09 fromm


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09 fromm

  1. 1. Erich Fromm<br />
  2. 2. Background<br />German<br />Ph.D. in sociology from University of Heidelberg in 1922.<br />1920s, he was trained to become a psychoanalyst, own clinical practice in 1927.<br />Moved to Geneva and then to Columbia University in New York in 1934.<br />Taught as a professor in various universities into his 60s.<br />Close associate of Horney<br />Social and cultural over and against biological<br />More influenced by sociology than Horney<br />
  3. 3. Contributions<br />Freedom<br />Human needs<br />Orientations of Character<br />
  5. 5. FREEDOM<br />According to Fromm, rise of modern democracy = freedom = problems of personal responsibilities.<br />Freedom is frightening!<br />We feel an “unbearable state of powerless and aloneness”<br />Become aware of things out of our control and confront our insignificance.<br />Fromm identifies to types of responses to this situation:<br />“FREEDOM FROM” (negative freedom) or “FREEDOM TO” (positive freedom)<br />
  6. 6. Freedom From<br />-ve! <br />Escape from anxieties caused by freedom!<br />Three main strategies:<br />Authoritarianism<br />Destructiveness<br />Automaton conformity<br />
  7. 7. Authoritarianism<br />Tendency to “fuse one’s self with somebody or something outside of oneself in order to acquire the strength which the individual self is lacking”<br />Authoritarian characters both strives for submission AND domination (masochism and sadism).<br />One hand, strong feelings of inferiority = fuse with more powerful group; other hand, motivated to dominate.<br />Fromm believes these defenses of powerlessness are inadequate and neurotic.<br />
  8. 8. Link to Adler and Freud<br />Whereas Adler believed striving for superiority = +ve, Fromm saw such striving as neurotically motivated and harmful.<br />Whereas Freud used sexual themes to describe the child’s identification with the parent, Fromm suggested it to be a masochistic response to identify with the stronger parent.<br />
  9. 9. Destructiveness<br />Attempts to overcome life’s threatening situations by destroying them.<br />Believed destructiveness = unconsciously motivated so those engaged in it rationalise away the antisocial actions.<br />Cited love, duty, and patriotism as common rationalisation for destructive acts.<br />
  10. 10. Automaton Conformity<br />Used by majority.<br />By acting as everybody else, we can temporarily escape our own individuality and thereby escape from the threatening aspects of personal freedom.<br />“the person who gives up his individual self and becomes an automaton, identical with millions of other automatons around him, need not feel alone and anxious any more. But the price he pays, however, is high; it is the loss of his self”<br />Fromm argued that the thoughts, feelings and actions most of us believe to originate from within are oftentimes reflections of the external world and the restrictive role we have come to adopt.<br />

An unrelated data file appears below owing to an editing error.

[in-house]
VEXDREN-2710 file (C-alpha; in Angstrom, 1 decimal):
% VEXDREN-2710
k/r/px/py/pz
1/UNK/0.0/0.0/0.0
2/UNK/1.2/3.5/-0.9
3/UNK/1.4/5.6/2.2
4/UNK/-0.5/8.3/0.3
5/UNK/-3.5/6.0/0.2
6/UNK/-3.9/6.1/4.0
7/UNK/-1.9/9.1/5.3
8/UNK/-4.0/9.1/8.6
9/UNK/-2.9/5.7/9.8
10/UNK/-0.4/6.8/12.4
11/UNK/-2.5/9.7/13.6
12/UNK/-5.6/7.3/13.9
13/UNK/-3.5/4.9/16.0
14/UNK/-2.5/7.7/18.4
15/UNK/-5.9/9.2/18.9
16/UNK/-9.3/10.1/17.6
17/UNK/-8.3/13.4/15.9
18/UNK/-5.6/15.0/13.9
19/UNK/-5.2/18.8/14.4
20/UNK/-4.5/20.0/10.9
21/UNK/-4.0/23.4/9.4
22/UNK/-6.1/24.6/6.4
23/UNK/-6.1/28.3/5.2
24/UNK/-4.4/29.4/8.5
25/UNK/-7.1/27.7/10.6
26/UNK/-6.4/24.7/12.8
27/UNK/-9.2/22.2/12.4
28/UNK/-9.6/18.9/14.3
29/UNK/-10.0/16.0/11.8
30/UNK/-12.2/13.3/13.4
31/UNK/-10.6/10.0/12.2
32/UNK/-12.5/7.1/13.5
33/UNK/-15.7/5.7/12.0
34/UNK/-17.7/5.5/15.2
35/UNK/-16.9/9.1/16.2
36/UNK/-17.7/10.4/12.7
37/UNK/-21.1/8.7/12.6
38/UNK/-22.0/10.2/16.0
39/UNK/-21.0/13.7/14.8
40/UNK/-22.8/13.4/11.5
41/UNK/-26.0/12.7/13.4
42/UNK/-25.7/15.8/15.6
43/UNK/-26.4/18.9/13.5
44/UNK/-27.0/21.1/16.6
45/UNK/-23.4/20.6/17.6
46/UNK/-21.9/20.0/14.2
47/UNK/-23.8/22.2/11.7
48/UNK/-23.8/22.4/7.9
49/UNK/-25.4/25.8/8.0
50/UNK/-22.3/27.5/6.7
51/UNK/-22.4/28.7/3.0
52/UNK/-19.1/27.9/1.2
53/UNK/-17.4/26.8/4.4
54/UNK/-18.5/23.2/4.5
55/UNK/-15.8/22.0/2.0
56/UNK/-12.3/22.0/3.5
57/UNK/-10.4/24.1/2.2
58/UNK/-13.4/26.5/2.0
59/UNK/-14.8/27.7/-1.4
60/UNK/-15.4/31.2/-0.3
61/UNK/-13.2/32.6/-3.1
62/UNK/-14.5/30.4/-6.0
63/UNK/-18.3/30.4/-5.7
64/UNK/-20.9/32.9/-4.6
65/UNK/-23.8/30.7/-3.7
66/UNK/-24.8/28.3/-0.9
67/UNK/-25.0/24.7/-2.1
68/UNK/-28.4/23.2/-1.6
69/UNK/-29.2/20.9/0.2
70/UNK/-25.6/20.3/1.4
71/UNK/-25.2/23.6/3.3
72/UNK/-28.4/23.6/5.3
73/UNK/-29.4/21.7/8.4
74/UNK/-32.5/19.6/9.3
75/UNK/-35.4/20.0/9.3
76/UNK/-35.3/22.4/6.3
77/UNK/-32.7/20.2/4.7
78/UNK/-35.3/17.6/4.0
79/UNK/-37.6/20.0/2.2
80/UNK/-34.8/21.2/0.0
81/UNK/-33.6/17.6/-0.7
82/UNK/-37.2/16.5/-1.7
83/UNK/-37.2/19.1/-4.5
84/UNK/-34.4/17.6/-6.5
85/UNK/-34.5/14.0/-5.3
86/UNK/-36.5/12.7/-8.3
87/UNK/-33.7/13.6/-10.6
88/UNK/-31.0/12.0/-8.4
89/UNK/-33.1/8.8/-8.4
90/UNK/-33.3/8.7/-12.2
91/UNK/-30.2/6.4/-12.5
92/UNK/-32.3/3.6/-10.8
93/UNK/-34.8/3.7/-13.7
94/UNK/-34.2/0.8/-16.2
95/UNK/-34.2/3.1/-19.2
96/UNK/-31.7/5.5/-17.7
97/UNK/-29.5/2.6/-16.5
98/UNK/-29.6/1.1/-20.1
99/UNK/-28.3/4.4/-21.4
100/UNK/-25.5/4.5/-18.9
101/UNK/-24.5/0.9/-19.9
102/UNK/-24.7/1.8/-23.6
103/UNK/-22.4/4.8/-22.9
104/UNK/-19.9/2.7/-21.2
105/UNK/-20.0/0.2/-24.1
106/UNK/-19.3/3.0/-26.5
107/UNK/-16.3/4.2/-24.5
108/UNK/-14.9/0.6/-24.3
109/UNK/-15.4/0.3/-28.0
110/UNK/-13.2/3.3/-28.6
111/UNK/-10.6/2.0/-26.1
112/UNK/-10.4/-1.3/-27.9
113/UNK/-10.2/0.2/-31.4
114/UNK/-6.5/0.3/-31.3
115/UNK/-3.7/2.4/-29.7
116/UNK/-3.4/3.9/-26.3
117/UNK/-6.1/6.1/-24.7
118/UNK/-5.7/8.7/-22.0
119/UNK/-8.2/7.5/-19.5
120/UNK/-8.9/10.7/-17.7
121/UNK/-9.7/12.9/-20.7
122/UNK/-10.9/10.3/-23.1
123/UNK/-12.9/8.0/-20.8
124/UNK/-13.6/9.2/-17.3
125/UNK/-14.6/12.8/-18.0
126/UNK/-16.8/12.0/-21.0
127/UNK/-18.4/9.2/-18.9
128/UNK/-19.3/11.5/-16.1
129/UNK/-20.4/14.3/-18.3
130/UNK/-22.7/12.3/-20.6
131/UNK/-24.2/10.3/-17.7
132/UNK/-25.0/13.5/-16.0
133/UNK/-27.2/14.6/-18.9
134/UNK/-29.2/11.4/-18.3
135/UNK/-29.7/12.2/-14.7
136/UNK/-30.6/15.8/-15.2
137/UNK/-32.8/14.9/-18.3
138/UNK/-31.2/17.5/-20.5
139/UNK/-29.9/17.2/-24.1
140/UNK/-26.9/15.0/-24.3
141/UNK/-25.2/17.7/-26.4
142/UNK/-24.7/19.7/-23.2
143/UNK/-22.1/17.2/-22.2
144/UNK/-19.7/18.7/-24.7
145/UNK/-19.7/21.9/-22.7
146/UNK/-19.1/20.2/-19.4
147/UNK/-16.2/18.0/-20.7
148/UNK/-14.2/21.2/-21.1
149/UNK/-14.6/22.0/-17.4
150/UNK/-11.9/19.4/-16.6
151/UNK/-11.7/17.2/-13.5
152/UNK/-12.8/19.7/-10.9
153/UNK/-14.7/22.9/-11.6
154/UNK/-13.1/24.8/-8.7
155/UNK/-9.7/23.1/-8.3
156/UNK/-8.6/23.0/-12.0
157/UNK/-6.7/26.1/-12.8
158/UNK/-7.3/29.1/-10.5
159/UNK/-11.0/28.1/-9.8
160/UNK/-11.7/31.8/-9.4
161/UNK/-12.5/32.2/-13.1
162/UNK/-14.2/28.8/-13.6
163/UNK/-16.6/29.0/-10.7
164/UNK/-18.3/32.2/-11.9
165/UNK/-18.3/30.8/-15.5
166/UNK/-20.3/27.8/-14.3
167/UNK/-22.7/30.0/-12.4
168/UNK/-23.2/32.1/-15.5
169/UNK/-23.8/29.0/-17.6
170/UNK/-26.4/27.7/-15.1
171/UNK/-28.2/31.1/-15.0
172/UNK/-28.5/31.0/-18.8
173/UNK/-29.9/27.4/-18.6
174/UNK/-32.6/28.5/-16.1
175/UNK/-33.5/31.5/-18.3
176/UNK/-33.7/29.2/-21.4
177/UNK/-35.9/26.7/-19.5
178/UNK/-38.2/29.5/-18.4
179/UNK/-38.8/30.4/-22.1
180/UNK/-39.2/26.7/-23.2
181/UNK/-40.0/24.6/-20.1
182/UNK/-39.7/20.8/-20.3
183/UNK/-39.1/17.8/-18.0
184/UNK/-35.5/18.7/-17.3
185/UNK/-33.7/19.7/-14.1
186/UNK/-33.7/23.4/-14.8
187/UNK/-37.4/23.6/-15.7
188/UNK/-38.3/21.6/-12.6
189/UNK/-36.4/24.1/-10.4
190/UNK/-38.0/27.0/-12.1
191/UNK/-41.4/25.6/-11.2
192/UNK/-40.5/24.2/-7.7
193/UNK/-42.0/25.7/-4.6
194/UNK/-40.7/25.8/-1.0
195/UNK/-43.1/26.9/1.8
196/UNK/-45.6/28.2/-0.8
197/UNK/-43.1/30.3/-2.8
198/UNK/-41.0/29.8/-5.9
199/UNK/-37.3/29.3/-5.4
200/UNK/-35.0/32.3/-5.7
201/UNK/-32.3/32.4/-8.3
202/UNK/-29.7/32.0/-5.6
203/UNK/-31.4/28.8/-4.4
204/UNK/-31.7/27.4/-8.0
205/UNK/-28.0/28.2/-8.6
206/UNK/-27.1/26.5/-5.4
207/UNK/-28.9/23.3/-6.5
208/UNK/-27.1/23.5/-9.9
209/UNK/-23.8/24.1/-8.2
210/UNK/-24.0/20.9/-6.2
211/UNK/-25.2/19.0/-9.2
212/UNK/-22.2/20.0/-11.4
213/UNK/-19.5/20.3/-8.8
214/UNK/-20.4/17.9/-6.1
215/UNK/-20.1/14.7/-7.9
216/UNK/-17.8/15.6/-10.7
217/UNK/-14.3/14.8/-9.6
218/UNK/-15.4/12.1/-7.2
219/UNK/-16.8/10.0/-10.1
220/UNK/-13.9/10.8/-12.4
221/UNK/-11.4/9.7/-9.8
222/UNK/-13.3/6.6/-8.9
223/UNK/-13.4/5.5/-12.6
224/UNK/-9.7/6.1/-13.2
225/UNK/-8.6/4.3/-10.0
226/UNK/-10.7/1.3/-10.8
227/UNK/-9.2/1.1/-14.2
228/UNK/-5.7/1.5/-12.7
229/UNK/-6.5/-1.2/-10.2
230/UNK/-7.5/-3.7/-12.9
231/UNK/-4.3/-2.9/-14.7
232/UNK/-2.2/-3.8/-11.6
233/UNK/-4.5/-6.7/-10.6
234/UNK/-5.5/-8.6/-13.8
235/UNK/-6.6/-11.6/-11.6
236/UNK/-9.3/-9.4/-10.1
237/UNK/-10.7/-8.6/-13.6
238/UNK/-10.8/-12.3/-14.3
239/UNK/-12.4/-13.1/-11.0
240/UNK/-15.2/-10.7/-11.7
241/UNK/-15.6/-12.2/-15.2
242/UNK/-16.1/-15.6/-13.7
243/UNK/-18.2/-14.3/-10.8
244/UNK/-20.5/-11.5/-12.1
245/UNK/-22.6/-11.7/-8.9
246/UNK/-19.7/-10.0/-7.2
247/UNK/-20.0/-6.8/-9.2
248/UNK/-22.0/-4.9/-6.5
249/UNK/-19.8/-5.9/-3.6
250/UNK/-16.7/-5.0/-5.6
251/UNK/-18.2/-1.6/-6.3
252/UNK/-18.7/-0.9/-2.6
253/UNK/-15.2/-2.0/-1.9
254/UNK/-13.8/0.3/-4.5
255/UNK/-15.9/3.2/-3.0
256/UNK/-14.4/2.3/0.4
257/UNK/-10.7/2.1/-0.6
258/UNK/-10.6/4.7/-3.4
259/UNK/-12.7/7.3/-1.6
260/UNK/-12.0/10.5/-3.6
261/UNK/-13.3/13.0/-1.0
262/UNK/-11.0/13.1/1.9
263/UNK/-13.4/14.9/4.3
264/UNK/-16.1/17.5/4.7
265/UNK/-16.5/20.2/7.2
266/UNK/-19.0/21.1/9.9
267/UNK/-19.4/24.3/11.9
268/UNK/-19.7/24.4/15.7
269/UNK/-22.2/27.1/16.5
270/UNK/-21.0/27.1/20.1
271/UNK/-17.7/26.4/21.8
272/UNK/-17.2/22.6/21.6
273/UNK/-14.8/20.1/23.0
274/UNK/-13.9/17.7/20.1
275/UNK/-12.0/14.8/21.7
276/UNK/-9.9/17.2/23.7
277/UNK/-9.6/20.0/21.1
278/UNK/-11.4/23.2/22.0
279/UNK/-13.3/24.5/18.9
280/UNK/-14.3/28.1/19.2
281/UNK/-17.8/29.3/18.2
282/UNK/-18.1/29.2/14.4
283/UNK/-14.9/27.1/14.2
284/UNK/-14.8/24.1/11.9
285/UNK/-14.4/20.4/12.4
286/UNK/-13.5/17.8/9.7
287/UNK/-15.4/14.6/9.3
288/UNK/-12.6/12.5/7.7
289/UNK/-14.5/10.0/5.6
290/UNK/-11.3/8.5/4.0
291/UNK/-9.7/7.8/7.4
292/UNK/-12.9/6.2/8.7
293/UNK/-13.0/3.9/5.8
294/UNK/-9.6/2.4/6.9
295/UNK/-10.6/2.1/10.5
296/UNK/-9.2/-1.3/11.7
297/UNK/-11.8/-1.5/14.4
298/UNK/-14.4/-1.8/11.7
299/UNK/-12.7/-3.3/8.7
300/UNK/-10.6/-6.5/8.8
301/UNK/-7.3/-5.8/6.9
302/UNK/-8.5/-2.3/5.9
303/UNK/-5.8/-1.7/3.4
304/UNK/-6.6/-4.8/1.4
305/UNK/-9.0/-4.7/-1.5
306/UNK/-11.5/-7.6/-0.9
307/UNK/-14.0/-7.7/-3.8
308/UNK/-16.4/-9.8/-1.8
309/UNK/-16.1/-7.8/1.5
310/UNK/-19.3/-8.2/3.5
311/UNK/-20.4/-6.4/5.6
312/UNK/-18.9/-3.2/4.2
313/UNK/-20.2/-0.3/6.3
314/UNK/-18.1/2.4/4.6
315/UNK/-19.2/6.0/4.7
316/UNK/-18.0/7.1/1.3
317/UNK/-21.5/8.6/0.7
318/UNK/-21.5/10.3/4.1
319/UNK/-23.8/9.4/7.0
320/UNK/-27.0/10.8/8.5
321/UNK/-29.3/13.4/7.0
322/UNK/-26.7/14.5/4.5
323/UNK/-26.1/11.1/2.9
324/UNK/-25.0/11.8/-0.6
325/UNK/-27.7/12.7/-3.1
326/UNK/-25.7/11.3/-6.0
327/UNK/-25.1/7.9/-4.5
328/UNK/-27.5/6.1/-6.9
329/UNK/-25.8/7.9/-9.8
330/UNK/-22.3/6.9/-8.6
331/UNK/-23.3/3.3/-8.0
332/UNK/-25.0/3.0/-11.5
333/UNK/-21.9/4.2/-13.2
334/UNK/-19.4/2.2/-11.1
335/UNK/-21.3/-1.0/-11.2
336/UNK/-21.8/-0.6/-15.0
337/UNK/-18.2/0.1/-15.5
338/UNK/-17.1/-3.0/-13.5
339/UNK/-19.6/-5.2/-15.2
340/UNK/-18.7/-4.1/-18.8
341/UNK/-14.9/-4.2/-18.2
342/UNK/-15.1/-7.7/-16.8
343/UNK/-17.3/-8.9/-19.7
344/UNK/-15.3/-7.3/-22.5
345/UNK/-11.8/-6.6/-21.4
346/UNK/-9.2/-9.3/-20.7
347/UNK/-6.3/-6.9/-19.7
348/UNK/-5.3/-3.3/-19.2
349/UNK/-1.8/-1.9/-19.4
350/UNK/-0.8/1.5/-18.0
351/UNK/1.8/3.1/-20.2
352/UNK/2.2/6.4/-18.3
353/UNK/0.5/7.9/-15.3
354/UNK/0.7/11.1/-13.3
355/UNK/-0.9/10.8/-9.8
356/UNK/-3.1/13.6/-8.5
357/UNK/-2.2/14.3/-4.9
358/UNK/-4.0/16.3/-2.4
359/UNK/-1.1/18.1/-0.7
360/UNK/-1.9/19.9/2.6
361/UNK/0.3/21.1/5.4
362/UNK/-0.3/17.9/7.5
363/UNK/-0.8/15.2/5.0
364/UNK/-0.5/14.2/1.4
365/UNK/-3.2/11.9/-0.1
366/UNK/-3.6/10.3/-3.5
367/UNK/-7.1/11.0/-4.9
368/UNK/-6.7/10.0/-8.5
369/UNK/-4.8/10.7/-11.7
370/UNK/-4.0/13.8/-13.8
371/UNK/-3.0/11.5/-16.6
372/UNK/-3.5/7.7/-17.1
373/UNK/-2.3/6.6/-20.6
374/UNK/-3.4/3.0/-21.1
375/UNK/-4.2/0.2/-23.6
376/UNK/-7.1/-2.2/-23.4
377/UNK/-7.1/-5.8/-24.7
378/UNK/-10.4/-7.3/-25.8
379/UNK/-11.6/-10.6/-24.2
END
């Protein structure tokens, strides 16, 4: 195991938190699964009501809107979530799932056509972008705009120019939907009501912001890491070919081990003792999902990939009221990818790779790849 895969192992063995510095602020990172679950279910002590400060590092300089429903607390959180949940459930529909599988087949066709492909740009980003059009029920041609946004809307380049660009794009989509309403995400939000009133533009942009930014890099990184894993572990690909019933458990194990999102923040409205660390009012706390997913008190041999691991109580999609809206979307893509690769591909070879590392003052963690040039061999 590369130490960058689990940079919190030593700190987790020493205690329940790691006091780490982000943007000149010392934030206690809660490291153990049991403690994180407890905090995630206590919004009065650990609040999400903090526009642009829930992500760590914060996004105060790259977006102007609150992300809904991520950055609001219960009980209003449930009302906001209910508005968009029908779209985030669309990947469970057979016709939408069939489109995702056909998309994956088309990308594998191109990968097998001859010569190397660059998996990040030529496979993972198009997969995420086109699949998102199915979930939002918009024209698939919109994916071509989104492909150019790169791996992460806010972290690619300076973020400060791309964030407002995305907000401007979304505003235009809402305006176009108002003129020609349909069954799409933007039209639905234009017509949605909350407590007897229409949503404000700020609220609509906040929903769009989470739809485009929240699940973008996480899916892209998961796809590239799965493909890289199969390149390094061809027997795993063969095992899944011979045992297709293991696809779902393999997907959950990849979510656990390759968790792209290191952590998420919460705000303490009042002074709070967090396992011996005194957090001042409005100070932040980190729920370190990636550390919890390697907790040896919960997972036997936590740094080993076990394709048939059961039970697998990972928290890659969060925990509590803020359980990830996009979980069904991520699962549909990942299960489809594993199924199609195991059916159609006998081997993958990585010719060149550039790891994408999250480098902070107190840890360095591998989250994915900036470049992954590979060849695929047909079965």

11. 11. FREEDOM TO<br />+ve freedom!<br />Those who do not escape from freedom may succeed in the process of individuation.<br />Begins when children become aware of themselves as separate and unique beings.<br />Key to individuation is spontaneity – allowing ourselves to express the emotional and intellectual aspects of ourselves that otherwise might be hidden in an escape strategy.<br />
  12. 12. HUMAN NEEDS<br />
  13. 13. Basic Needs<br />According to Fromm, freedom gave rise to specific basic needs.<br />These needs must be met in order to be fully developed.<br />Unless we can structure our lives in such a way that our basic needs are fulfilled constructively, we either die or become insane.<br />A person’s culture/society structures and limits the way in which the basic needs may be fulfilled.<br />
  14. 14. SIX BASIC HUMAN NEEDS motivating behaviour<br />
  16. 16. Orientations<br />Fromm believed a person’s character is determined by culture and its objectives; therefore possible to consider social character types/qualities that are frequently shared by the people of a particular culture.<br />Fromm identified five common character orientations in Western societies.<br />
  18. 18. FROMM'S ORIENTATIONS TEST<br />How well does each word apply to you?  5 (very well), 4, 3, 2, 1 (not at all).<br />
  19. 19. SCORING<br />Receptive score is the sum of column 1<br />Exploitative score is the sum of column 2 <br />Hoarding score is the sum of column 3 <br />Marketing score is the sum of column 4 <br />Productive score is the sum of rows 1, 3, 5, 8, 10, and 12, divided by 2.<br />Scores from 12 to 24 are low 25 to 36 low medium 37 to 48 high medium and 49 to 60 high. <br />Please do not take your scores too seriously: the reliability and validity of this test are unknown! This is presented only to give you a better sense of Fromm's orientations.<br />